• congratulate •
kên-græ-jê-layt • Hear it!
Part of Speech: Verb
Meaning: To express praise or recognition for achievement, to express your joy for someone in their success.
Notes: The act of congratulating is called congratulation. It is a congratulative or congratulatory act. The one who congratulates is the congratulator, and the recipient of the congratulations should be the congratulee but, apparently, no one has dared use it yet.
In Play: First, a straightforward use of today's Good Word would go something like this: "Siddy Hall was congratulated on her election to the town council." The accomplishment deserving congratulations need not be great: "The whole team enthusiastically congratulated the coach for staying sober through the whole game." He is also to be congratulated for even showing up.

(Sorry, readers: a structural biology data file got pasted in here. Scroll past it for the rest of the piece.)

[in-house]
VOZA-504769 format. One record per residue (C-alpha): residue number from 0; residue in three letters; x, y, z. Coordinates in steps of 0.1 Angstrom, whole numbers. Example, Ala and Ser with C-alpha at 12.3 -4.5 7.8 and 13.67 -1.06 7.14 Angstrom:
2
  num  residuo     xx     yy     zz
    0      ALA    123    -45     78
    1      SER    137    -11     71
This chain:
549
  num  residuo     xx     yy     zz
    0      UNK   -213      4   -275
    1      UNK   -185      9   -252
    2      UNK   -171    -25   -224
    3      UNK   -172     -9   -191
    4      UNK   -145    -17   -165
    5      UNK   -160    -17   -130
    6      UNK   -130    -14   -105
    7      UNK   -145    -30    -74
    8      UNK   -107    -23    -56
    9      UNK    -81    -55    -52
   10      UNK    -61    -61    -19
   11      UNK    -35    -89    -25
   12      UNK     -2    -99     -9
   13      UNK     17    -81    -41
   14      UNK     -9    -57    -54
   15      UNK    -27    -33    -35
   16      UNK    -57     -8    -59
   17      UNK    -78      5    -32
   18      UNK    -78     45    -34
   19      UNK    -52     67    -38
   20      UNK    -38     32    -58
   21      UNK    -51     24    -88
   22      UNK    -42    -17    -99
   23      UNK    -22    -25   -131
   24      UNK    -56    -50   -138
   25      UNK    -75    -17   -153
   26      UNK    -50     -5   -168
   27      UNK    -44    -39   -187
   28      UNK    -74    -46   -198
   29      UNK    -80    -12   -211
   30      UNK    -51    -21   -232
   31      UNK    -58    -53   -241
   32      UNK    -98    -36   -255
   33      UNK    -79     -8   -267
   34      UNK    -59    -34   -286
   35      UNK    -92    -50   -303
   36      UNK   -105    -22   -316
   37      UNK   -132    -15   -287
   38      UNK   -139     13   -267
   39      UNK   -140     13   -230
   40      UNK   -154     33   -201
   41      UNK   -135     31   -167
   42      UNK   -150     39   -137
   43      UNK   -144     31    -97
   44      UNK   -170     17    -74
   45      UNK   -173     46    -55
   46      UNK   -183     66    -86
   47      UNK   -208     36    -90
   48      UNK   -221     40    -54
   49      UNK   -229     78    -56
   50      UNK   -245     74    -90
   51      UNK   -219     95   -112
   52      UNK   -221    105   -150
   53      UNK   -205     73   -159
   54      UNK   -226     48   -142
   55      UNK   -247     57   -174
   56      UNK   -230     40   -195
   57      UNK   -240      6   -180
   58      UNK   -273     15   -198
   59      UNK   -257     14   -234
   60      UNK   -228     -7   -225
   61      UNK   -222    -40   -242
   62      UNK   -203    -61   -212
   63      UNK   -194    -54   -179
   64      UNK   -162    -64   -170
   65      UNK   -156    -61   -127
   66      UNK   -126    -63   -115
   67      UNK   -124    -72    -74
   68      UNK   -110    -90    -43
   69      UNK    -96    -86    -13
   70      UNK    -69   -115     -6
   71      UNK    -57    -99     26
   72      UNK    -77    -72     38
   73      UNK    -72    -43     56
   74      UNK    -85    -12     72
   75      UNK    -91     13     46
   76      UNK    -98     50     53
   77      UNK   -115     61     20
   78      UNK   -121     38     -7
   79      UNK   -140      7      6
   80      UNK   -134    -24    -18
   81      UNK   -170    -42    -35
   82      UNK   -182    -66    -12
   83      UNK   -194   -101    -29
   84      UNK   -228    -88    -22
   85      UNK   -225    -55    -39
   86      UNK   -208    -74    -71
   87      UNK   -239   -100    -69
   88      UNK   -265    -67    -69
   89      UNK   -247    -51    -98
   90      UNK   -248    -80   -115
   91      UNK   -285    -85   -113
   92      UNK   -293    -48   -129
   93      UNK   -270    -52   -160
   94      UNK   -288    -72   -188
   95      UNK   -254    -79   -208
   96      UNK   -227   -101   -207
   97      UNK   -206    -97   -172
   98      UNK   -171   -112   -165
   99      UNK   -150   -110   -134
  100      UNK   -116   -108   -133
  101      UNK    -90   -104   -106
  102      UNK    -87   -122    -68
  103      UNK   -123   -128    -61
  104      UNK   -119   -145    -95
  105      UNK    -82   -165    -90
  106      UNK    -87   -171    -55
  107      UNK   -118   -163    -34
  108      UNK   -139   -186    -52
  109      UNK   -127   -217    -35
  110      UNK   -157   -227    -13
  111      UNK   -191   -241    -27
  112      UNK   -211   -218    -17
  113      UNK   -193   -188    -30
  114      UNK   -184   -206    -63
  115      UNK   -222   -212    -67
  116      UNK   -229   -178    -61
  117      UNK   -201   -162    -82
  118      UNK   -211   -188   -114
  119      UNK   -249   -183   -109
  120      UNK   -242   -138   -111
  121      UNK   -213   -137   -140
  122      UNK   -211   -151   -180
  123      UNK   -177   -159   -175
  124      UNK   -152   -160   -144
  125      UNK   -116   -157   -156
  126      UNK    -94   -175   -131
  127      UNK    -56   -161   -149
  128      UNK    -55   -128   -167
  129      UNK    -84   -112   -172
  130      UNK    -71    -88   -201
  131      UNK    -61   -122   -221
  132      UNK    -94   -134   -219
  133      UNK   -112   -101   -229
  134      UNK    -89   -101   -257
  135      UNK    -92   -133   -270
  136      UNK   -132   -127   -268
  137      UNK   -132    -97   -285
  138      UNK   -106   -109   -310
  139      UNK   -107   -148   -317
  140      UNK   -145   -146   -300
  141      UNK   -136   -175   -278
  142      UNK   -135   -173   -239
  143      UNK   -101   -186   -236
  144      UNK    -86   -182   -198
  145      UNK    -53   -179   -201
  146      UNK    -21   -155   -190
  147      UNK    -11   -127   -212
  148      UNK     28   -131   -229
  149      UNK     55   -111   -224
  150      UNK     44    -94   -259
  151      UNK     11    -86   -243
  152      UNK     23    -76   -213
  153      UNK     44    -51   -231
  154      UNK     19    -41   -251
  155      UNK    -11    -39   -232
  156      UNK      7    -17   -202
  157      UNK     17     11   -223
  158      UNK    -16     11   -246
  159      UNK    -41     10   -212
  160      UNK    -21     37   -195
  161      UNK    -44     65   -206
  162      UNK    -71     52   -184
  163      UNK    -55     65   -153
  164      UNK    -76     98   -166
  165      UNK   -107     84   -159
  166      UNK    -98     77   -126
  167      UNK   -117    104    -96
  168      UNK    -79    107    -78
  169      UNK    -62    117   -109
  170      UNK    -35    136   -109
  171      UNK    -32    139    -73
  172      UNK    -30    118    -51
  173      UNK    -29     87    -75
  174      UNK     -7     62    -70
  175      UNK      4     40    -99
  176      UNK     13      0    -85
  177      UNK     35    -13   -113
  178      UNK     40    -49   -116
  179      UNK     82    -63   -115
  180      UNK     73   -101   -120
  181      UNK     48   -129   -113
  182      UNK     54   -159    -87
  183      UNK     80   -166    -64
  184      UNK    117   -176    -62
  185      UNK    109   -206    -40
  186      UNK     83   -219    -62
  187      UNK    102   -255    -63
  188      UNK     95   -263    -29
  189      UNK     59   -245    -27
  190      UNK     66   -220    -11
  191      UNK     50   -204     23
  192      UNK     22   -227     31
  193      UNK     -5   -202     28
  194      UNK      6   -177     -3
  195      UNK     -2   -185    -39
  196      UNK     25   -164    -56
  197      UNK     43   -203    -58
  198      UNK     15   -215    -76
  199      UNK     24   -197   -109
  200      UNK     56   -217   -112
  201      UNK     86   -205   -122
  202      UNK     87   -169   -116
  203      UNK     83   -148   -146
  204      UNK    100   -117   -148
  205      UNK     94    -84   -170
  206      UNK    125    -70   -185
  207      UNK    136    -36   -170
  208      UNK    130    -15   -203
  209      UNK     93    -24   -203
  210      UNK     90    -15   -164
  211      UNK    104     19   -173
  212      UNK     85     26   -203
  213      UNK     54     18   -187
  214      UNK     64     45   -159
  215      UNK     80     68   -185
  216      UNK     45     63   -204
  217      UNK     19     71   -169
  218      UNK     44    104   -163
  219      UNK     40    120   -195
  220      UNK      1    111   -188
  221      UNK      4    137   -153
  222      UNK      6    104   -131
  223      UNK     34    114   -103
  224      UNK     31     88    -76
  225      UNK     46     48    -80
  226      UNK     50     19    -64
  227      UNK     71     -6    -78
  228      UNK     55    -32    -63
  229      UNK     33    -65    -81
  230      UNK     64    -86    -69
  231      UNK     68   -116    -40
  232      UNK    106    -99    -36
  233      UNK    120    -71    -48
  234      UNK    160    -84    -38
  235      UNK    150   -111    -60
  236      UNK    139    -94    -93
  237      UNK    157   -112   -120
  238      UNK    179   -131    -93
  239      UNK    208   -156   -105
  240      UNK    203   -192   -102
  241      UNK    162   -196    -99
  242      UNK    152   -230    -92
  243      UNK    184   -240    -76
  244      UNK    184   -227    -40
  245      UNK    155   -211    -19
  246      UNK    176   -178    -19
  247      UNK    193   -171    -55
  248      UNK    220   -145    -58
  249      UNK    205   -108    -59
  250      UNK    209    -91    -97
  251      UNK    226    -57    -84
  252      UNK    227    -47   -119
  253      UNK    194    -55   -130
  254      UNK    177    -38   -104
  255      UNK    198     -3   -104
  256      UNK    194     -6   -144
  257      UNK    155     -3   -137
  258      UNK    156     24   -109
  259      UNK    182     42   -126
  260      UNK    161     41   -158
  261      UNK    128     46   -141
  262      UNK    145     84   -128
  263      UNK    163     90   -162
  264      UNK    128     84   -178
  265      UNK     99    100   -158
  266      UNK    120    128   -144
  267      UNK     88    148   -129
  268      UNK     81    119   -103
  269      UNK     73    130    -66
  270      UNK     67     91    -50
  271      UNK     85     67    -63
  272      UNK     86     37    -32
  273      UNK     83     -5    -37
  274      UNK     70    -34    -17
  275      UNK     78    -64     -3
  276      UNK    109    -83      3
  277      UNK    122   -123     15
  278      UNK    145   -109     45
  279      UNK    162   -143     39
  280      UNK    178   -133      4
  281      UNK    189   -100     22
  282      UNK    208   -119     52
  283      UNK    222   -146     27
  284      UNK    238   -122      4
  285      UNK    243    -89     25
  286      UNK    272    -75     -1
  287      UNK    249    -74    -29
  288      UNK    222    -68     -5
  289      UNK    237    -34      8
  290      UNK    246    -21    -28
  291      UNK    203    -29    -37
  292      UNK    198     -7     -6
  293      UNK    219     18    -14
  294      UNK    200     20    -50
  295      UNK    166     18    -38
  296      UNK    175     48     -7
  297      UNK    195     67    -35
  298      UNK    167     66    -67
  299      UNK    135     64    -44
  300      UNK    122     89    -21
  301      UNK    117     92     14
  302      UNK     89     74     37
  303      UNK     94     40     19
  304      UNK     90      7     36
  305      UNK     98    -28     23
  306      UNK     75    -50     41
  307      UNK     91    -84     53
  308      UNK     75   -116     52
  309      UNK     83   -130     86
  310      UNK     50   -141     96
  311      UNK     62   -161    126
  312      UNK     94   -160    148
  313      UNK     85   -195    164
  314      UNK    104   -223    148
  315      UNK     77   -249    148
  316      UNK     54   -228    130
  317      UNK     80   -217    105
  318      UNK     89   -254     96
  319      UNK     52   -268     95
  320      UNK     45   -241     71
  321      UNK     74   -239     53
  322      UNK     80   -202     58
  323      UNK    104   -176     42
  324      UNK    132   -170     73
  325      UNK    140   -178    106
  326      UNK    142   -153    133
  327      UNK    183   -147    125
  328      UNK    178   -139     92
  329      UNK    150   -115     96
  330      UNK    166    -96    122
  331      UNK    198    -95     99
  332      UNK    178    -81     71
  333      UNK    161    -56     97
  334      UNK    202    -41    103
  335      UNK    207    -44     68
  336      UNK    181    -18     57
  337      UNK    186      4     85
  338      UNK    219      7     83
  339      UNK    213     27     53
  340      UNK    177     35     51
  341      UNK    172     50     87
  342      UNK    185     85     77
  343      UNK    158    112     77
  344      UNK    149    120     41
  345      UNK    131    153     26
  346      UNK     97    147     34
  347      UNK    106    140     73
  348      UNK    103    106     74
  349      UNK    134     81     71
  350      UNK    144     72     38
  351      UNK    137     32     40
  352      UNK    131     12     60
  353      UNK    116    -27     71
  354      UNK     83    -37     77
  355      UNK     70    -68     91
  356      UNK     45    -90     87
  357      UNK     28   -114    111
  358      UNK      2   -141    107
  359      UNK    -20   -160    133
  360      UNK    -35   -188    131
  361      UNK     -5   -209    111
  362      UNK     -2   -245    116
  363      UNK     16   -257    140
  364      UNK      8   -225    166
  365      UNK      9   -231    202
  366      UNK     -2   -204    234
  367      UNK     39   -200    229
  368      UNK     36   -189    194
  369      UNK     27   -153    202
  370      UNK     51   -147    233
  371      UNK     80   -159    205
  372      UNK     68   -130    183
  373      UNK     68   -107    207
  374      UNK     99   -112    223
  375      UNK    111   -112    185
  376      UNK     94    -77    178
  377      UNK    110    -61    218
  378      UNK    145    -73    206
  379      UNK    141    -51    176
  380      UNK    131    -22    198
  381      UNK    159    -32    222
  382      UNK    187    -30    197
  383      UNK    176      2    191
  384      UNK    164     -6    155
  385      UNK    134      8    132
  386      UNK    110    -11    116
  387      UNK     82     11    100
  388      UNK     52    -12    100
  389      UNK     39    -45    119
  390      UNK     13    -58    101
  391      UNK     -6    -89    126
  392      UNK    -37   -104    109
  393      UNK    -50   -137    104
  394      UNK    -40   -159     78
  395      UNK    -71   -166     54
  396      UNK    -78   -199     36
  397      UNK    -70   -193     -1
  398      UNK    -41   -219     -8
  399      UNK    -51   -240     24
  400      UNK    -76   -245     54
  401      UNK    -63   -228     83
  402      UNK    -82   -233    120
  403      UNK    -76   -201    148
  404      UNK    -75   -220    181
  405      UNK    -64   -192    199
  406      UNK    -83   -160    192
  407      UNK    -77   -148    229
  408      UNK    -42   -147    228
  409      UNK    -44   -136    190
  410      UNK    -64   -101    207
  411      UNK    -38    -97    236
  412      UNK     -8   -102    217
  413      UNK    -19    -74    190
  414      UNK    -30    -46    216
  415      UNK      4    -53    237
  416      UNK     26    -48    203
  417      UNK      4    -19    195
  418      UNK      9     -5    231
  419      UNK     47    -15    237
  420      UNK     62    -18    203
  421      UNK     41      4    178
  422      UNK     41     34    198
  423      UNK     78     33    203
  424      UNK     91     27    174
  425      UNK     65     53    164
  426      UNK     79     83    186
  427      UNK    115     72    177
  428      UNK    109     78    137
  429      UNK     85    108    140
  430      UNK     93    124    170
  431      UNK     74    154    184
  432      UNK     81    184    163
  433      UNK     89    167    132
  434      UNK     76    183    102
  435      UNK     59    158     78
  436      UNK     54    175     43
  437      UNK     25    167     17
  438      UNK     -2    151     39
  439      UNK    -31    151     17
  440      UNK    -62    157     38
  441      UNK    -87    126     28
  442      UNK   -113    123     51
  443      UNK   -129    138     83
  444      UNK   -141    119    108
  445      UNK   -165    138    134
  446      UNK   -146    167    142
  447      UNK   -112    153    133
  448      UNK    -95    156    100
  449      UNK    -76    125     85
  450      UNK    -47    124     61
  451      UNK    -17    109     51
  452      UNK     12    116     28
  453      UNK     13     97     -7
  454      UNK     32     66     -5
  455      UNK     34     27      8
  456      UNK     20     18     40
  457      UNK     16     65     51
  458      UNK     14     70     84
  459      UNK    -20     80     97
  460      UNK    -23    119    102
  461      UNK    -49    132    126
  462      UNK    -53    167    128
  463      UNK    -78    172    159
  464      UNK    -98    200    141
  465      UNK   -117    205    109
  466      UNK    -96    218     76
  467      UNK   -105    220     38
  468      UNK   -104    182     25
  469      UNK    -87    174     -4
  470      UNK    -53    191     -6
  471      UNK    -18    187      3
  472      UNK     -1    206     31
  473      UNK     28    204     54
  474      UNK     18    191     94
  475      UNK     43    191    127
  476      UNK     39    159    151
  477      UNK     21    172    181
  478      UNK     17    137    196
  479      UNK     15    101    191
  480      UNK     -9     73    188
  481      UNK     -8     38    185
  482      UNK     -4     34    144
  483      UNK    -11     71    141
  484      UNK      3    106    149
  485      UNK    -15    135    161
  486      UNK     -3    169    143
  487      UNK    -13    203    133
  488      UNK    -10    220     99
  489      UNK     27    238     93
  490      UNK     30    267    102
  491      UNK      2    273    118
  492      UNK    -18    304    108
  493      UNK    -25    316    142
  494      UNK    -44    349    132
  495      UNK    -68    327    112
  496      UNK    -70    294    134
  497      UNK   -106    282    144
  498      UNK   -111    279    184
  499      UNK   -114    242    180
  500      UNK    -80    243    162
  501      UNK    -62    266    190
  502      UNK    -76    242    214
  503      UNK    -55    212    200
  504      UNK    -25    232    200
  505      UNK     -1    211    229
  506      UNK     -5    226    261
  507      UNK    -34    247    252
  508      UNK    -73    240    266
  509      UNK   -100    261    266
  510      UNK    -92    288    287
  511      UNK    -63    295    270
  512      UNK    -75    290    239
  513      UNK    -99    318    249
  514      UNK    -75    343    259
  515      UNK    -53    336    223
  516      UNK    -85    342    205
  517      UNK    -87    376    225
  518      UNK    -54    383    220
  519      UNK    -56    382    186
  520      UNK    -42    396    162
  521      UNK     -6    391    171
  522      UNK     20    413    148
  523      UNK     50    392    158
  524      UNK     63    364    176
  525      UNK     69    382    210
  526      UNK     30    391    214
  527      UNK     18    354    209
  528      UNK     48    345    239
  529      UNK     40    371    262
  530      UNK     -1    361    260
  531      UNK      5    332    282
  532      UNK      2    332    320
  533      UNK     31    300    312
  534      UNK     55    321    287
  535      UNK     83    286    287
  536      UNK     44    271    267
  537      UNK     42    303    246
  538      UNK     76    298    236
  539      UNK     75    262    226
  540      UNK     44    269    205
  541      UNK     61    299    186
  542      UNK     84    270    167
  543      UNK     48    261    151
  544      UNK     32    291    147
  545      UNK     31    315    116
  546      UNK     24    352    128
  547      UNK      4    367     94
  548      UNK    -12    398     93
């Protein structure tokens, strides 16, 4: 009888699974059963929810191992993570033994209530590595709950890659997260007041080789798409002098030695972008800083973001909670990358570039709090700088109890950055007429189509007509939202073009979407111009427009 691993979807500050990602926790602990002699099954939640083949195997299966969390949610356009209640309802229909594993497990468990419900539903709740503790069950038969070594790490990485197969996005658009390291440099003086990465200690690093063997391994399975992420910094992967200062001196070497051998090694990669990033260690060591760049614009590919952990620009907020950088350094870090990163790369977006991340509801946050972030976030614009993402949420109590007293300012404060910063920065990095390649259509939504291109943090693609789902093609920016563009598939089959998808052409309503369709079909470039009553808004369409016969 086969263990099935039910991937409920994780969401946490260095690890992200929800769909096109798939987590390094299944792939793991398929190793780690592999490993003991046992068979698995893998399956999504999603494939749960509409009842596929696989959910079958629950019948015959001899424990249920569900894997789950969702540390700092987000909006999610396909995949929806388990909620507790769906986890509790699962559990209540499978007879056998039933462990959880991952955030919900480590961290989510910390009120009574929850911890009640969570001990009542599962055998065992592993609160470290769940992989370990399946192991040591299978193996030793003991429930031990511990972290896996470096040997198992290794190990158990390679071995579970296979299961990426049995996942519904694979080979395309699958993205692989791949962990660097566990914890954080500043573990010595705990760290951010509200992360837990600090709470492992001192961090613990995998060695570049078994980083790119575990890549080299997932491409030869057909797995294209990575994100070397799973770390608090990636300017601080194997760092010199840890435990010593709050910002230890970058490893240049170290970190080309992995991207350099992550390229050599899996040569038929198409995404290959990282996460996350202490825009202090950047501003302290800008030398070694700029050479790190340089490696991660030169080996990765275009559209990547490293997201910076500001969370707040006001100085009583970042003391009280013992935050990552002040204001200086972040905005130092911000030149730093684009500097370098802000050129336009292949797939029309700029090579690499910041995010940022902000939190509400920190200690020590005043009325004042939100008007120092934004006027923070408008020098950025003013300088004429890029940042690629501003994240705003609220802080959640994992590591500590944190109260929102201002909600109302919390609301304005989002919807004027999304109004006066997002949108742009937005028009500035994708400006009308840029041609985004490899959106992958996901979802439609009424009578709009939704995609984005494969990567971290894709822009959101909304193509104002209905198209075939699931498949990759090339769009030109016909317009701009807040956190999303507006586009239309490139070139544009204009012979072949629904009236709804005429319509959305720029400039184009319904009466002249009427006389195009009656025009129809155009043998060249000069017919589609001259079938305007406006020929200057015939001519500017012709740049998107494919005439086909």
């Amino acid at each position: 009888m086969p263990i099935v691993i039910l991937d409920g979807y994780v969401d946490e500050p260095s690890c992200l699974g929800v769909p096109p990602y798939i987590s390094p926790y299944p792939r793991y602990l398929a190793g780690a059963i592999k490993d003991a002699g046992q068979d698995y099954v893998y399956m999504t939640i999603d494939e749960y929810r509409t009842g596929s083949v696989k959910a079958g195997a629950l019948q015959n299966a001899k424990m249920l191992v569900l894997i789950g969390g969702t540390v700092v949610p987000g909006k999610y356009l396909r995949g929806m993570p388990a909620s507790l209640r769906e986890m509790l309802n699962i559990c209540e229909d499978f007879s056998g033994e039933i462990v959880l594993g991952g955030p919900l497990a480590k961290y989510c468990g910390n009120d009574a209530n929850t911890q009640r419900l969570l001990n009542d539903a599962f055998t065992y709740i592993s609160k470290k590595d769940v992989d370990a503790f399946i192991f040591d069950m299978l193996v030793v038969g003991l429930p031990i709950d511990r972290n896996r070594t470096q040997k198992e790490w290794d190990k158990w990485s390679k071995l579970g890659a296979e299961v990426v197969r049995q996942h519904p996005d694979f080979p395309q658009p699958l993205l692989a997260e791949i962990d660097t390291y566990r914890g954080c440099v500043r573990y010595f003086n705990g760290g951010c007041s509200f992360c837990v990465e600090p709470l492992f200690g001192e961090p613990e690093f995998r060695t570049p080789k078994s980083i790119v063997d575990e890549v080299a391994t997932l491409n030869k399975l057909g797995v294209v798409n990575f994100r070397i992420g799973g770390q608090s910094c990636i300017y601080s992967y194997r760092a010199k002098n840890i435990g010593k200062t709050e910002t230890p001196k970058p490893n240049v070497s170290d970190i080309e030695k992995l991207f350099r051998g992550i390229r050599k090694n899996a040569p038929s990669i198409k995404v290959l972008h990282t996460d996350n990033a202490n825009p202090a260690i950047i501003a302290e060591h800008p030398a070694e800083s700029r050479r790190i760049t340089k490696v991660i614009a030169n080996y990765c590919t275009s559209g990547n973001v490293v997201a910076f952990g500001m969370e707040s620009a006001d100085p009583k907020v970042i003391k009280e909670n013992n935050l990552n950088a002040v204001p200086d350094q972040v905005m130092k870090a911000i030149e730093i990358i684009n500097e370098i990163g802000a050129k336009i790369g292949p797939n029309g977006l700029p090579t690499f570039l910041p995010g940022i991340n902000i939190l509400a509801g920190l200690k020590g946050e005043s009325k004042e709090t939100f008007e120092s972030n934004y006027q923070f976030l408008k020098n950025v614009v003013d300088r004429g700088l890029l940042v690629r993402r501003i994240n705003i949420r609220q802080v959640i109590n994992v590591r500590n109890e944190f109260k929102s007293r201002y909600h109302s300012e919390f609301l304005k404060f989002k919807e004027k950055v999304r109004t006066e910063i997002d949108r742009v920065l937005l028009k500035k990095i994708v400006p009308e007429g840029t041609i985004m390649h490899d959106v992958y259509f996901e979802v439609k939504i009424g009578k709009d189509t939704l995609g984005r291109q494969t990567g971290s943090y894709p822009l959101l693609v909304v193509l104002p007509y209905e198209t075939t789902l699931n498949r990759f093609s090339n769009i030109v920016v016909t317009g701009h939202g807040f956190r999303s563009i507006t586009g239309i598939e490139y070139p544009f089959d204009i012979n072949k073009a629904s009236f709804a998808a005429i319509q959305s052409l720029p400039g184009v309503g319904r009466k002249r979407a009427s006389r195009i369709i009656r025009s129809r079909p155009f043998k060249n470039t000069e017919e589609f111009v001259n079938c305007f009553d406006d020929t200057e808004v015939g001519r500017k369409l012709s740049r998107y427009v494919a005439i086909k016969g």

Word History: This word was built on Latin congratulatus, the past participle of congratulari "to congratulate", comprising com- "(together) with" + gratulari "to rejoice". The root of this verb is gratus "pleasing", which Latin inherited from PIE gwer?- "to favor", which went into the making of grace, gratuity, and grateful. The noun corresponding to gratus is gratia "kindness". The ablative plural of this word is gratis "out of kindness", which English borrowed as a high-falutin' alternative to free. (Let's all now congratulate Joakim Larsson of Sweden for seeing the interest in and recommending today's excellent Good Word.)
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